Back during the first run of Mystery Science Theater 3000, the beloved TV series that featured a bunch of puppets and a fictional janitor from Milwaukee riffing on terrible movies, the episode about the 1988 sci-fi flick Space Mutiny stood out as a fan favorite. It wasn't hard to make fun of the low-budget South African flick, with its wooden acting, cheap sets and painful cliches — it almost seemed like a spoof, played as straight as possible.
Even over 20 years after that episode premiered, people quote jokes from the riffs to the guys who wrote and voiced them, especially now that the Netflix revival has created a new generation of MST3K. And because most of that original cast has their own series now, an internet-driven show called RiffTrax, they were free to revisit Space Mutiny with fresh eyes.
" I thought it was a good time to revisit this movie because it's just so much fun as a riff," Murphy says in a new episode The Fandom Files podcast. "It's like the ideal movie for what we do, because it's just so earnest, and so dumb at the same time that it makes our job easy. So many of the scenes in the film set themselves up for us so easily. It's a delight to do."
The RiffTrax team — which consists of Murphy, Michael J. Nelson, and Bill Corbett — will broadcast their riff on Space Mutiny live in theaters on June 14th. It's the latest in their run of live events, which highlight both old fan favorites and newly available movies (the rights to use certain movies don't come cheap). After nearly three decades of riffing, the criteria for celebrating trash has become very clear.
"If someone attempted to make a really adventuresome science fiction movie and tried to put in some deep subjects and themes, and interesting subplots, and they just failed completely," Murphy says. "But they really tried hard, and the earnestness of what folks do in order to try to tell a good story that they ultimately can't tell because they're just not really good at making movies, those make the best riffs for us, because there's something really almost naïve about it."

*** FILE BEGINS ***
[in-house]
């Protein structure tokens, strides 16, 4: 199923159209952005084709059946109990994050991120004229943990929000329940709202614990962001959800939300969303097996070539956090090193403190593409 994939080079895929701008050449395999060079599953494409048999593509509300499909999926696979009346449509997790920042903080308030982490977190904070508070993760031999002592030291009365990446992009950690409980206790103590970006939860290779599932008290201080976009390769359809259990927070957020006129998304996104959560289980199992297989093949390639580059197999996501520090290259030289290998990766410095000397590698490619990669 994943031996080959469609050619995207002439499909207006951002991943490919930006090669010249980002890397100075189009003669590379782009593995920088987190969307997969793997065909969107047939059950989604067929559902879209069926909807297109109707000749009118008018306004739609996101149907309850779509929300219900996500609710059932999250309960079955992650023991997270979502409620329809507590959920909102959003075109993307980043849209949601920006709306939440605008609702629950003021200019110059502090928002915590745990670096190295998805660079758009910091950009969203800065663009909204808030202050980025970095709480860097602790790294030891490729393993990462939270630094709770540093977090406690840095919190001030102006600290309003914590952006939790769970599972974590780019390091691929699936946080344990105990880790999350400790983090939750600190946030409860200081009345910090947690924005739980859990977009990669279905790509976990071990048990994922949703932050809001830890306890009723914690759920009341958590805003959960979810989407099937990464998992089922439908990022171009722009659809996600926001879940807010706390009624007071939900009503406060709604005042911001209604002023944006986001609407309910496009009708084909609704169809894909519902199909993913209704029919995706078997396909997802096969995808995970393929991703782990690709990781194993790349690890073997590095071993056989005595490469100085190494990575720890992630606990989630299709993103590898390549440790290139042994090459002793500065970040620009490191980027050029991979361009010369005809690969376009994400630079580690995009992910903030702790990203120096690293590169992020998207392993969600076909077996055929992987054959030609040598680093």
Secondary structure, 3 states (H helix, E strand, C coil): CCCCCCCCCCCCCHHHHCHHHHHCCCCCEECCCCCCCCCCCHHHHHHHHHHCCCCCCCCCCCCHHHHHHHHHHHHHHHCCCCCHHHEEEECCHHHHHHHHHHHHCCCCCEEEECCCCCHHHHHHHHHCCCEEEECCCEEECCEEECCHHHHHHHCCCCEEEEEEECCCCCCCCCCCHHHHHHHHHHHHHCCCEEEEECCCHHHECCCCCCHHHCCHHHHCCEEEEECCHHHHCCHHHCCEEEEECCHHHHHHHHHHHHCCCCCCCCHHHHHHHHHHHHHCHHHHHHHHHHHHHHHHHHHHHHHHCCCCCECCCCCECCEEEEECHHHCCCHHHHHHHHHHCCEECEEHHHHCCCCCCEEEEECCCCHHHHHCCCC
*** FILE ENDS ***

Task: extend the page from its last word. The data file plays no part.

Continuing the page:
Simply put: The bad movies have to not believe they're bad, and let the comedians do the comedy.
"It was [guest riffer] Trace Beaulieu who long ago said that — and if you're a Marx Brothers fan, you'll get this immediately — the movies we do are our Margaret Dumont," Murphy says. "They're definitely our straight man or straight woman, and the more sincere they are, the better it is for us, because we can just poke a lot of fun at them."
Murphy also spoke to The Fandom Files about why he really, really hates Forrest Gump, some of his other favorite bad movies, and his feelings on the MST3K reboot!
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